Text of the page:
Friday, March 06, 2009

Irrational This Irrational That

Markets face 'irrational pessimism'
New extreme in US stock sales leads to 'irrational pessimism' among investors

Rachel Beck, AP Business Writer Friday March 6, 2009, 1:45 pm EST
NEW YORK (AP) -- You've heard of "irrational exuberance," right? That's the expression Alan Greenspan coined more than a decade ago when he warned that investors could be bidding stock prices too high. His worry was that escalating asset values were trumping reality.

These days, the opposite seems to be the case. Call it "irrational pessimism," a fear that stock prices are headed in only one direction -- lower and lower -- because asset values and profits seem certain to fall.

Yeah, Alan Greenspan was warning about excessively high stock prices. December 5th 1996 when the stock market DJIA was at 6437. Snigger.


Northern Renter said...

First time I've been first in a long time. Or am I being irrational too? Alan, you're a damn fool and you're no John Galt.


PS Our Canadian housing market is finally starting to turn turtle.

sm_landlord said...

Huge Johnson and Perter Sorrentino cannot understand why GE is in trouble? How about GE Capital is pulling down the other businesses by starving them for capital? How about they just whacked their dividend, making the stock cheaper to short, and the shorts are piling on?

It doesn't matter what their real businesses are worth if their finance arm could drag the rest of the company into default.

That's not irrational fear in my book.

Full disclosure, I am long GE. I'll be getting my head examined over the weekend.

Casey Serin said...

Considering that Greenspan, Madoff, John Thain, Ken Lewis, Angelo Mozilo, myself, and thousands of other career fraudsters walk the streets freely...

... I'd say the pessimism is more than rational. :-p

w said...

No kidding Casey.

You guys belong in Congress.

Akubi said...

TGI Fishnet Friday!
NSFW fishies can be found via the Nuclear Tentacles linky.
Woohoo! Itsallgood as long as there's enough aspirin and antacid on hand.

Centipede said...

Hey Homer S.,
I liked your link!

Lou Minatti said...

Hey Casey, it's time to come out of your shell. It's clear that there are no criminal sanctions headed your way, so why not pick up blogging again? We are starved for entertainment. I think that most of us no longer want to hear about your bowel movements, but it could be interesting to read about the life of a divorced bankrupt guy in Sacramento living in his parent's house.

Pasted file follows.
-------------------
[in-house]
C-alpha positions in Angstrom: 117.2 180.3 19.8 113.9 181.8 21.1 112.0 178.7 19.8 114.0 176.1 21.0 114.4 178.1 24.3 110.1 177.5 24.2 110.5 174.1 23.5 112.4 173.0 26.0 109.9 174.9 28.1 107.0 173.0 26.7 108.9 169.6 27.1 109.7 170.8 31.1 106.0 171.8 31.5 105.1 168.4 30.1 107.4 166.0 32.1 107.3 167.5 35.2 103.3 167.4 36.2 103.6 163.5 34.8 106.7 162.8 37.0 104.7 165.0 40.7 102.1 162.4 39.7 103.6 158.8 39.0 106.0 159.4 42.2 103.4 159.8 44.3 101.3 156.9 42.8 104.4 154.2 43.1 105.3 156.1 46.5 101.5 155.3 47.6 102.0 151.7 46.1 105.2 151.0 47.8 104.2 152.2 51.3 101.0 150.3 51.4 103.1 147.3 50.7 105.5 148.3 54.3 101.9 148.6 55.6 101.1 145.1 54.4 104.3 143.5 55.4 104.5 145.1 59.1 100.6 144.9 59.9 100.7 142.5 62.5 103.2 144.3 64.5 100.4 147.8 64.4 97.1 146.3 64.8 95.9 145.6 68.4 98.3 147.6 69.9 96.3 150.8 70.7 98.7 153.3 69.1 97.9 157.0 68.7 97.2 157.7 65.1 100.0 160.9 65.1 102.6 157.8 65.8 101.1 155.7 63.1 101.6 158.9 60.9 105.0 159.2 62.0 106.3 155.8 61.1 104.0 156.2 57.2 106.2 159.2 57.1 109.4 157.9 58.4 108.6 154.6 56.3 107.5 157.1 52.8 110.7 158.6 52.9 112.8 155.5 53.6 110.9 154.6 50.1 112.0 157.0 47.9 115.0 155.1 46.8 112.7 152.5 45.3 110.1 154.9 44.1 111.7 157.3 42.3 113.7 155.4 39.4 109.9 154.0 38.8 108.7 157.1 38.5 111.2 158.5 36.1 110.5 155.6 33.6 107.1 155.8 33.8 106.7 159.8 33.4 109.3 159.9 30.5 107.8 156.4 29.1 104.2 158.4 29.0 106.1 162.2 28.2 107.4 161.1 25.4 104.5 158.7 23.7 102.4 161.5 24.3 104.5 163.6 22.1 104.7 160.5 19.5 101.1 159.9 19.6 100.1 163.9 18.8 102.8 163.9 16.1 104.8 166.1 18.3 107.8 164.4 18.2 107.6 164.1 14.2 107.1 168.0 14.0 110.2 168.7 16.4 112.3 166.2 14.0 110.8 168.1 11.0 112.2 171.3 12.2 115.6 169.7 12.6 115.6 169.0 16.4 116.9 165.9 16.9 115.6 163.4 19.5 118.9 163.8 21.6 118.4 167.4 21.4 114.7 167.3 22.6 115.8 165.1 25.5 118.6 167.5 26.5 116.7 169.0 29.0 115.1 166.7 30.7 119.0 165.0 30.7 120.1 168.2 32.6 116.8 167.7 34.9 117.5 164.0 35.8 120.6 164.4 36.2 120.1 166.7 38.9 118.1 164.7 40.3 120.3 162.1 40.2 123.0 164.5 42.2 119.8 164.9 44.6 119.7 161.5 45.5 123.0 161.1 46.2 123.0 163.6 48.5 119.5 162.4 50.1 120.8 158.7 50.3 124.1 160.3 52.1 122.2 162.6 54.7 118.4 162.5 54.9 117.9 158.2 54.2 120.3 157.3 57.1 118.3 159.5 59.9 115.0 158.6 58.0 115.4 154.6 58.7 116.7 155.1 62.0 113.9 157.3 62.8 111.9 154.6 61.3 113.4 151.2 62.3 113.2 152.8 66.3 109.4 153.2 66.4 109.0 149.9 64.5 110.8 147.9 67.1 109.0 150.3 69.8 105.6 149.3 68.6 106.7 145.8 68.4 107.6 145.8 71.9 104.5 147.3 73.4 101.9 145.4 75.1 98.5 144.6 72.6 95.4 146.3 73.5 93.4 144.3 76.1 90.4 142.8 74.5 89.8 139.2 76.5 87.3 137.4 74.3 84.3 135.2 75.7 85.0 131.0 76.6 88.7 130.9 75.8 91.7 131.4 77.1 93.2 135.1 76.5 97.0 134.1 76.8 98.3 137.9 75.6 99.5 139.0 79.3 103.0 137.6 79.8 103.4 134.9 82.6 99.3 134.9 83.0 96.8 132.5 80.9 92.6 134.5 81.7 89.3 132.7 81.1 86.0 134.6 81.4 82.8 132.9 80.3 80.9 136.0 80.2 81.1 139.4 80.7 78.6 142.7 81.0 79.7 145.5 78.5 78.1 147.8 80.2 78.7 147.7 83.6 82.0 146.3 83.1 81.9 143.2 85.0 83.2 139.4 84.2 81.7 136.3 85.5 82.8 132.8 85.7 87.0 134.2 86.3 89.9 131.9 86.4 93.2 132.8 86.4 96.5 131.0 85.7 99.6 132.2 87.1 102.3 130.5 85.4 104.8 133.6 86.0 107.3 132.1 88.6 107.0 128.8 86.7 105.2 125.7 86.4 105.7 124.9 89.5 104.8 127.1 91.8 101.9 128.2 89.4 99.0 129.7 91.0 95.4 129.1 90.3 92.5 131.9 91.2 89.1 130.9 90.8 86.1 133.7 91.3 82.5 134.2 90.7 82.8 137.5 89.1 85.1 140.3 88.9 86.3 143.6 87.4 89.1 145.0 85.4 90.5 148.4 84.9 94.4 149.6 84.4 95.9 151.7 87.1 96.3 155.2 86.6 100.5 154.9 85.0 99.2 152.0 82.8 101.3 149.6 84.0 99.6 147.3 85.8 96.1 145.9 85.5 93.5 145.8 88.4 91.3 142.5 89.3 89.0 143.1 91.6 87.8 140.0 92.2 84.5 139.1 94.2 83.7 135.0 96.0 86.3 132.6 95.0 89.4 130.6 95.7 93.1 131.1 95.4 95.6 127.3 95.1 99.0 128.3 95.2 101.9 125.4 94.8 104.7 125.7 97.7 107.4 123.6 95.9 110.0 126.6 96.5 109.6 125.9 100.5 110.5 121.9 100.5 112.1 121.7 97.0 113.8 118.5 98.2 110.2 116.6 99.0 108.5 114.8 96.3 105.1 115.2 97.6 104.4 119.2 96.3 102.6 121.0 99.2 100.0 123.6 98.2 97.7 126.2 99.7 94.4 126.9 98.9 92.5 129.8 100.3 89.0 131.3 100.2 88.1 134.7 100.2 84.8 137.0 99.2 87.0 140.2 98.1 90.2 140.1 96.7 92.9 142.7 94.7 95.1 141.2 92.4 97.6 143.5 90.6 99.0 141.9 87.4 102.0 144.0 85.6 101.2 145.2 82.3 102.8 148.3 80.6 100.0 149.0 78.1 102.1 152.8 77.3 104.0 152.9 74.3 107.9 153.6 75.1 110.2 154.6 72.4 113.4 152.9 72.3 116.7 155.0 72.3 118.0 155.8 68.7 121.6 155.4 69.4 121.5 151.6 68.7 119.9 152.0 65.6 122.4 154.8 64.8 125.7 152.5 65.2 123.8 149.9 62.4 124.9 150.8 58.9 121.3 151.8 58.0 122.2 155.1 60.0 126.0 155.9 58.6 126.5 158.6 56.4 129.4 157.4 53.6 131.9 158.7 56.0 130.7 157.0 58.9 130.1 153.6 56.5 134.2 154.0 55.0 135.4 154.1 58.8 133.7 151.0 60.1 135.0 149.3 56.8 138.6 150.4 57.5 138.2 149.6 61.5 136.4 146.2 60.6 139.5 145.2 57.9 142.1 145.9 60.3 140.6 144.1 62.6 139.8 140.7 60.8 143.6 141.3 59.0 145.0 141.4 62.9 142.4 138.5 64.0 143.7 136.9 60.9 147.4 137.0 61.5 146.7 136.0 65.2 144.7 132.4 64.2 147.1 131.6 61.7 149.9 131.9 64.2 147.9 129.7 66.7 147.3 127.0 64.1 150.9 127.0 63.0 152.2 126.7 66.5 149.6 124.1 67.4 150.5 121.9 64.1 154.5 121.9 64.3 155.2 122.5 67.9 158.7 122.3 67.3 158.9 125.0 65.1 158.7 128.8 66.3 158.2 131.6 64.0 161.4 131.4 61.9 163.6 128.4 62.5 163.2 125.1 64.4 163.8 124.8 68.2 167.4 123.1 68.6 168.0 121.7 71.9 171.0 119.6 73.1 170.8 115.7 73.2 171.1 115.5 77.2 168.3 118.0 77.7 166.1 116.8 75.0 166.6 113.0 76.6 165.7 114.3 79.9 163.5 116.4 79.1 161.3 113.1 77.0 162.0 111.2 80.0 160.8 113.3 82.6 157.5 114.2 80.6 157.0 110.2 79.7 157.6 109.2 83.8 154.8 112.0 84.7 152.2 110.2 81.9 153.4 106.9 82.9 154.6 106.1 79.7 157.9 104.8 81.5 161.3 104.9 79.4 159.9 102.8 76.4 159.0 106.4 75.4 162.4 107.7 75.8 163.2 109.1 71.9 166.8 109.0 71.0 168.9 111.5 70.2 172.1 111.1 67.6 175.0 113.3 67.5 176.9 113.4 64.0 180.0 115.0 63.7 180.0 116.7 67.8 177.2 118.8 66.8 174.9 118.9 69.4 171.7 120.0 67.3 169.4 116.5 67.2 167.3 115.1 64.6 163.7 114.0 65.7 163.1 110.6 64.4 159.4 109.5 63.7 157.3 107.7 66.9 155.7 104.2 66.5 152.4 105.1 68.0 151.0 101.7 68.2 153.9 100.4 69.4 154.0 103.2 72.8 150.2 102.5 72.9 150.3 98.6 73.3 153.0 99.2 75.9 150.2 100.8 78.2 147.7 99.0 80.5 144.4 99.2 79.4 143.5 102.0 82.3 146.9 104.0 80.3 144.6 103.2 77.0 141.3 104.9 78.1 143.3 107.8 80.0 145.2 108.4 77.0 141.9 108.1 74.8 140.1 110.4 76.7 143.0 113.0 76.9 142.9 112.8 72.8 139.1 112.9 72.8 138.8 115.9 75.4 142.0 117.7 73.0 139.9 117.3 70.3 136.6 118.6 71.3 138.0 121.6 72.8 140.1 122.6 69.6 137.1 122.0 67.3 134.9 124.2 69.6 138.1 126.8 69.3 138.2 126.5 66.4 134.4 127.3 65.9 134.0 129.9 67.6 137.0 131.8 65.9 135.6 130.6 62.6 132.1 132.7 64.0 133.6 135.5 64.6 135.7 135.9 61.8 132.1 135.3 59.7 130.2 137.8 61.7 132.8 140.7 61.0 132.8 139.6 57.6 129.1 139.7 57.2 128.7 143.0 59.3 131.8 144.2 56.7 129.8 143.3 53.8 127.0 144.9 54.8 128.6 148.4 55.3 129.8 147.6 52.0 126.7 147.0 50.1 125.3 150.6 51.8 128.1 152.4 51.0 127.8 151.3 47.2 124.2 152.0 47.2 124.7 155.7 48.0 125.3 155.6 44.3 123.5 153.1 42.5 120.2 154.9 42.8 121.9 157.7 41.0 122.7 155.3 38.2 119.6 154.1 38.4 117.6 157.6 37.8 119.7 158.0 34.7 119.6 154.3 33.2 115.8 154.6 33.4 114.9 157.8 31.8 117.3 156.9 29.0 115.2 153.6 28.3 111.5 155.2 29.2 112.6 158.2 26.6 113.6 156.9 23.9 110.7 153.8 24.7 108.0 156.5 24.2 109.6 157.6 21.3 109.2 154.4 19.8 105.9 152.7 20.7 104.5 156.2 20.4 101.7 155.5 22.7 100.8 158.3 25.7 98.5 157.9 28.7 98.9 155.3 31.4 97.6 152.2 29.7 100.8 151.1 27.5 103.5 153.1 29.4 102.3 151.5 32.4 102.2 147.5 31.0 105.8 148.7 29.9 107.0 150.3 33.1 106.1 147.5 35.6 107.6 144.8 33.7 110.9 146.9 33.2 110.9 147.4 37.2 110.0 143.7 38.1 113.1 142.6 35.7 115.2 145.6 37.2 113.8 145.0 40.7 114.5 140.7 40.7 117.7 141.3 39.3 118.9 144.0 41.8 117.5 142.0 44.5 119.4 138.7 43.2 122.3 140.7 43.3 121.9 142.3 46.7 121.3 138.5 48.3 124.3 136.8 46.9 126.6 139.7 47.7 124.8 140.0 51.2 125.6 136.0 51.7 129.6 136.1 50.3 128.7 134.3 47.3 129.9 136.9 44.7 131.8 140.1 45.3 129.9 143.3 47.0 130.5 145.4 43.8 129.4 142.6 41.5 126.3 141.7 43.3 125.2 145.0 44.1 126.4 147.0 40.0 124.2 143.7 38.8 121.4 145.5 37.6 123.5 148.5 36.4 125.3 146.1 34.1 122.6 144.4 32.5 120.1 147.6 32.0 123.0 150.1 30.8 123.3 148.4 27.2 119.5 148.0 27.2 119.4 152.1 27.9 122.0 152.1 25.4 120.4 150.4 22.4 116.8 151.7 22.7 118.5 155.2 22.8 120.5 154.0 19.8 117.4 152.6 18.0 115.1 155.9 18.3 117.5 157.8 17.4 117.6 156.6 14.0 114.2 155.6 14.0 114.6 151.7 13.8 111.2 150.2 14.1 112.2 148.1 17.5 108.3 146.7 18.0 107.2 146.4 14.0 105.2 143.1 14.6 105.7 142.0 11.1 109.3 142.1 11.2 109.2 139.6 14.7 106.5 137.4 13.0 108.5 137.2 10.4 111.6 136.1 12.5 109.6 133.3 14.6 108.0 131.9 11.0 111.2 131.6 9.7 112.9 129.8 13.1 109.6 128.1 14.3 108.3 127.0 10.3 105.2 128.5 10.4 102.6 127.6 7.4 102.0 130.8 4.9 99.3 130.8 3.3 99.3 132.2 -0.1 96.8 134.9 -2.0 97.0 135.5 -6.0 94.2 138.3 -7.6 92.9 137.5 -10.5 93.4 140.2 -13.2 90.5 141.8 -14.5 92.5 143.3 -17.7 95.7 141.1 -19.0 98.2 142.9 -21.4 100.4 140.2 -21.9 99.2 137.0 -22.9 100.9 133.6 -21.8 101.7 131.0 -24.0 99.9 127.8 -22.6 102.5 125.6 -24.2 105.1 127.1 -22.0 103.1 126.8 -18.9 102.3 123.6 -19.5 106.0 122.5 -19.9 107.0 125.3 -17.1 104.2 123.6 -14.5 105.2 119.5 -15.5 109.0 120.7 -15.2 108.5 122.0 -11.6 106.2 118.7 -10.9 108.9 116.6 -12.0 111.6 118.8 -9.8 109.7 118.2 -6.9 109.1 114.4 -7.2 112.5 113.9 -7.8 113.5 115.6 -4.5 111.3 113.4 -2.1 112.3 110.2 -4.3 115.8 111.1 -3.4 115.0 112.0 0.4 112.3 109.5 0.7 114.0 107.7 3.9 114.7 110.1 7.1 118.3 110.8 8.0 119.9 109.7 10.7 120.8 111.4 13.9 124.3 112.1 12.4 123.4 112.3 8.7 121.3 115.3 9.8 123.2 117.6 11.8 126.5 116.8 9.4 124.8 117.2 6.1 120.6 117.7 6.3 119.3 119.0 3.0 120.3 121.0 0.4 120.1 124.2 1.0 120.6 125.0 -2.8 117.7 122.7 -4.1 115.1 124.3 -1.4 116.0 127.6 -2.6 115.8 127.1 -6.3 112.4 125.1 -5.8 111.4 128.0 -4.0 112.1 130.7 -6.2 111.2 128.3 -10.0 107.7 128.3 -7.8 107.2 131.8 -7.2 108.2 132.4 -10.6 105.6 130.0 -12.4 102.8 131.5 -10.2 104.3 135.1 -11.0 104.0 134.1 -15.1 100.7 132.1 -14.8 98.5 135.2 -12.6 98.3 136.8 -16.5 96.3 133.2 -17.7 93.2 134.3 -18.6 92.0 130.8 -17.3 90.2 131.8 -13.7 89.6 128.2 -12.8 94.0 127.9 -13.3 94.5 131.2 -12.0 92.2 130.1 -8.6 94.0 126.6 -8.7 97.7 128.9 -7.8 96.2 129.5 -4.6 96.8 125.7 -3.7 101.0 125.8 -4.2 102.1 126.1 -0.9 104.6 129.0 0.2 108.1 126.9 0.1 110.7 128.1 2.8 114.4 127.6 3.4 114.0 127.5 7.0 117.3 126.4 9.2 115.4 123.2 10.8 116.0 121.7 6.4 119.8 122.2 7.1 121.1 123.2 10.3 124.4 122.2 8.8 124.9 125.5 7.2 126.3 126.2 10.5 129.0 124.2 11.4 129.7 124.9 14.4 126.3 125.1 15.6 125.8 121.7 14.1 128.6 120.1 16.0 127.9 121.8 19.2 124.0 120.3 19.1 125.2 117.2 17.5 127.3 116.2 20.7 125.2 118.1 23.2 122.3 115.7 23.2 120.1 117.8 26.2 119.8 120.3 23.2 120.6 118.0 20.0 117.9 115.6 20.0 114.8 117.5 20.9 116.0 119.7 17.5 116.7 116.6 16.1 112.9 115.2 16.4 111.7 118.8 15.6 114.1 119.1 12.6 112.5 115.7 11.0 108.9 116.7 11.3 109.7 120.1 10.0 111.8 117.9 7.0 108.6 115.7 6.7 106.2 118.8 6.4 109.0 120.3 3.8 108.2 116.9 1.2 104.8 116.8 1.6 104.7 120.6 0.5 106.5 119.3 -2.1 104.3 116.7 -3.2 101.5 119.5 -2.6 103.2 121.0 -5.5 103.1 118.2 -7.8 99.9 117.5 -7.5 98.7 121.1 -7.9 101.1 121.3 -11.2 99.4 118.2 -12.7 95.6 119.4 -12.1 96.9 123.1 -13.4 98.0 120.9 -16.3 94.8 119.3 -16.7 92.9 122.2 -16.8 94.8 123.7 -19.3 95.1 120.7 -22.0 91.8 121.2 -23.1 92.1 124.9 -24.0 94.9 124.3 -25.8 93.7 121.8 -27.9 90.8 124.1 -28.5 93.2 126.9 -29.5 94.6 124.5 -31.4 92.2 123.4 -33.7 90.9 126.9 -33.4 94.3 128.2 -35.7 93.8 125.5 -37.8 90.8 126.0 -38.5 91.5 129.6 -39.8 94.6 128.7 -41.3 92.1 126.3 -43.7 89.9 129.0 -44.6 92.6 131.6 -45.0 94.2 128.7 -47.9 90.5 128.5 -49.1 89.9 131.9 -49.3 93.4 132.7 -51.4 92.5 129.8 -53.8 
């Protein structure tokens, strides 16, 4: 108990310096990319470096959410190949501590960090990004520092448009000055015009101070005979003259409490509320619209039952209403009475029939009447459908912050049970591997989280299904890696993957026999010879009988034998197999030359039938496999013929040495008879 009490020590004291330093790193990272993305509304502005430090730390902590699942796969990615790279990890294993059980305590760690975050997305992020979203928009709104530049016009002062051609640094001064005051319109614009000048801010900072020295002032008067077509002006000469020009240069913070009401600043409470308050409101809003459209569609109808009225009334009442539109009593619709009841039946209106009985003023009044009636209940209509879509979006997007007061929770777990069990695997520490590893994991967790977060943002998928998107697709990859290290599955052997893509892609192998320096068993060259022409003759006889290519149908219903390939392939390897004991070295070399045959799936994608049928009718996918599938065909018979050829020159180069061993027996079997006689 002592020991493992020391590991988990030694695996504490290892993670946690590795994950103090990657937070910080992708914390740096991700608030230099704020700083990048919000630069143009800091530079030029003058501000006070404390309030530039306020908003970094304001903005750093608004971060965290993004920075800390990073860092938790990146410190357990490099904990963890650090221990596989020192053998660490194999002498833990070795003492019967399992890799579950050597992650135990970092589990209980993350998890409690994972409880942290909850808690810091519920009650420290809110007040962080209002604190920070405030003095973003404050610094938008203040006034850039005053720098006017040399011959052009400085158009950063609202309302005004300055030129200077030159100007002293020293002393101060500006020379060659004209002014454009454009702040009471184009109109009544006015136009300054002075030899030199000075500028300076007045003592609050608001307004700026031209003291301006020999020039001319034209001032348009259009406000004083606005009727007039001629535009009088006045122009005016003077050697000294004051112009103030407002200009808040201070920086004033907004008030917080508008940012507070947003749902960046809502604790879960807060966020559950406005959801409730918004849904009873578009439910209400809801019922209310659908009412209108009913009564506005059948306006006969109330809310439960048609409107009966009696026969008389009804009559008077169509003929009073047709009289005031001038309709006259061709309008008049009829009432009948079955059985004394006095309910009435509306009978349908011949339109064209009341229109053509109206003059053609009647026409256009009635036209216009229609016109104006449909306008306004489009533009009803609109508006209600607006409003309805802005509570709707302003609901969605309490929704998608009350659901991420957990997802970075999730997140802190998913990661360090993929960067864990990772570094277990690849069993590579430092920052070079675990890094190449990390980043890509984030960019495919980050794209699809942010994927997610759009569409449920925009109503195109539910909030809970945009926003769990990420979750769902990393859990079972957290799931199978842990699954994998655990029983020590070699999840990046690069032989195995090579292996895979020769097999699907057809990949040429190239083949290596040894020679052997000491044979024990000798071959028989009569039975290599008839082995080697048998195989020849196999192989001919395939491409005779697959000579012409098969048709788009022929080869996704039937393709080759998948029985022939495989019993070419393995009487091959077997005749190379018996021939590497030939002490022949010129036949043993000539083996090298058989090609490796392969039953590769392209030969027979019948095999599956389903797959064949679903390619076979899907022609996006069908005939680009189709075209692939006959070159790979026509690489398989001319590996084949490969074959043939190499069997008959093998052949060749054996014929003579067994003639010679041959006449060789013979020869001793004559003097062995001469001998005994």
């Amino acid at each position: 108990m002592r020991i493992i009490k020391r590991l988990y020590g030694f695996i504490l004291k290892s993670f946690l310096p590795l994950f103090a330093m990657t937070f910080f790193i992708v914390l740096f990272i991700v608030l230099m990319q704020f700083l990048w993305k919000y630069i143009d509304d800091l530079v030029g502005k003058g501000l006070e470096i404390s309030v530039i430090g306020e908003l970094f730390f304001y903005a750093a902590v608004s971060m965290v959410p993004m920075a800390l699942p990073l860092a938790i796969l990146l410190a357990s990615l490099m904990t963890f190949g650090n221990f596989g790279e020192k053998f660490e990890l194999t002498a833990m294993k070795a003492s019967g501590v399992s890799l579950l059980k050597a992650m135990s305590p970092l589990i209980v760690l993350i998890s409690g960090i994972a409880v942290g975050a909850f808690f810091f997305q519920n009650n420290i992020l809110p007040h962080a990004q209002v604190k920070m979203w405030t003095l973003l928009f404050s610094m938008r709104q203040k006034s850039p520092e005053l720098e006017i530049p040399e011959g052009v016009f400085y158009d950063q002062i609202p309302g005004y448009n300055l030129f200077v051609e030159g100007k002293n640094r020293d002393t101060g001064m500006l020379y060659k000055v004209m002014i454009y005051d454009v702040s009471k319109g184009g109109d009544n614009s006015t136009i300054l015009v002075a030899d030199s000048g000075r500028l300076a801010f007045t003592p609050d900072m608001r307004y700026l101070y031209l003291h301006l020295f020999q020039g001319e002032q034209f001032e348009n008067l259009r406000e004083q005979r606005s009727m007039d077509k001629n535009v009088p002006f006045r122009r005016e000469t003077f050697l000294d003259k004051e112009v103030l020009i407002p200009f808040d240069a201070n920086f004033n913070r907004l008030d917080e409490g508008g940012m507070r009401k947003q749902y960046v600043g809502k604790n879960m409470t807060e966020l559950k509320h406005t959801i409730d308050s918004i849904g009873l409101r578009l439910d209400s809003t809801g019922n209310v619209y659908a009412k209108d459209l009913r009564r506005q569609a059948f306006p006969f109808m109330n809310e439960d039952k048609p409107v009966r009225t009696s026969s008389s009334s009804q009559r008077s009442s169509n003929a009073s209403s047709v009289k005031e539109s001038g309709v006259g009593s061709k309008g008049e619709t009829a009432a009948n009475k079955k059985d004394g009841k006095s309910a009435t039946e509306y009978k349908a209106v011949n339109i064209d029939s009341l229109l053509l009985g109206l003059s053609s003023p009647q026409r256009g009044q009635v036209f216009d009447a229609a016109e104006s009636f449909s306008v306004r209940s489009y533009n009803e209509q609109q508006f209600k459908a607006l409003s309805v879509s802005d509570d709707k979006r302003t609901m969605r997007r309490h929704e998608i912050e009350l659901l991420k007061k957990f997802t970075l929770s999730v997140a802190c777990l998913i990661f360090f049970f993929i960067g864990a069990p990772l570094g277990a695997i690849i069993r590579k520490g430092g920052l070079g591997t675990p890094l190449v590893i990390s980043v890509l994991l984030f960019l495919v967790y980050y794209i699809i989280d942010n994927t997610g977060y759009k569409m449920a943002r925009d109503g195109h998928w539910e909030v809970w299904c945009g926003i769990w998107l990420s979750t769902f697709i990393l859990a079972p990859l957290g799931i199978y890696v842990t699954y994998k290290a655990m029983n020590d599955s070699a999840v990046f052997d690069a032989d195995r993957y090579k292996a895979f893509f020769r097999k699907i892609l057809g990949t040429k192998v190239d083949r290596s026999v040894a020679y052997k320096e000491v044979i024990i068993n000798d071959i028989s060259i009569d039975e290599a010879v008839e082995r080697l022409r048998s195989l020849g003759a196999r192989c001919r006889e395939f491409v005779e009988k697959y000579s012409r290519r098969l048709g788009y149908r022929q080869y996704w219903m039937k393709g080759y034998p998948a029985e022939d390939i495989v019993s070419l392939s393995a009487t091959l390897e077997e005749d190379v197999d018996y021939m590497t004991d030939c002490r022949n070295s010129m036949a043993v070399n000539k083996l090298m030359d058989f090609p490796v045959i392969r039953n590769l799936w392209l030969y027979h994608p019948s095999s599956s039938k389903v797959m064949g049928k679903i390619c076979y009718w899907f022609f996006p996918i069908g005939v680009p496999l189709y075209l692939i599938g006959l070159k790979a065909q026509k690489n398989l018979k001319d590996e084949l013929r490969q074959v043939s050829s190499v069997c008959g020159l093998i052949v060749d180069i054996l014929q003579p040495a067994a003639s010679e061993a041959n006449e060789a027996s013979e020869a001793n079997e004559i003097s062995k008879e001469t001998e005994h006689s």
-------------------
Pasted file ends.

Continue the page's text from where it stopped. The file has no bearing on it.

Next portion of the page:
Didja get a damn job yet? Bet not.

Unknown said...

Not saying it's time, but at what time does the herd going in one direction tell you it's time to get back in?

My guess, late Summer things have not improved and "The One" is going to start sounding like a Republican and the market will respond.

Captain Nemo said...

Someone needs to press this button
seen in Beverly Hills, CA

To find it, go here:
and click "next" a few times.

Lost Cause said...

Wholesaling real estate leads to the next demolitions.

BY MID-2007, IT BECAME CLEAR to Brancatelli that his was a city at the mercy of lenders and real estate wholesalers, who now owned thousands of abandoned properties in the city. Somehow, the city needed to hold these new land barons accountable for their vacant houses, so many of which were in utter disrepair.

Brancatelli and others looked to Raymond Pianka, the judge in the city’s lone housing court. In 1996, Pianka gave up his seat on the City Council to accept this judgeship. His judicial colleagues derisively refer to it as “rat court,” because its main function is to make sure that owners mow their lawns, trim their hedges, clean up their garbage, repair leaning porches or hanging gutters — in short, that they make their homes inhospitable for rats. No one foresaw that this lowliest of courts would become one of the most powerful instruments in the city’s fight for survival. "The court’s the only tool we have", Brancatelli said. "When we get them into court, we can’t let them go."

In 2001, when it became clear how Raymond Delacruz was wreaking havoc on city neighborhoods by flipping houses, it was Pianka who ran him out of town. The city’s building and housing department cited Delacruz for code violations on a house he hadn’t flipped fast enough. When he didn’t show up in court, Pianka had his chief bailiff stake out Delacruz at a doughnut shop. Pianka placed him on house arrest, ordering him to spend 30 days in the dilapidated structure he owned but had not maintained. Shortly after his sentence was up, Delacruz moved to Columbus, where he continued his flipping, and was eventually convicted for fraud that included swindling a bank vice president.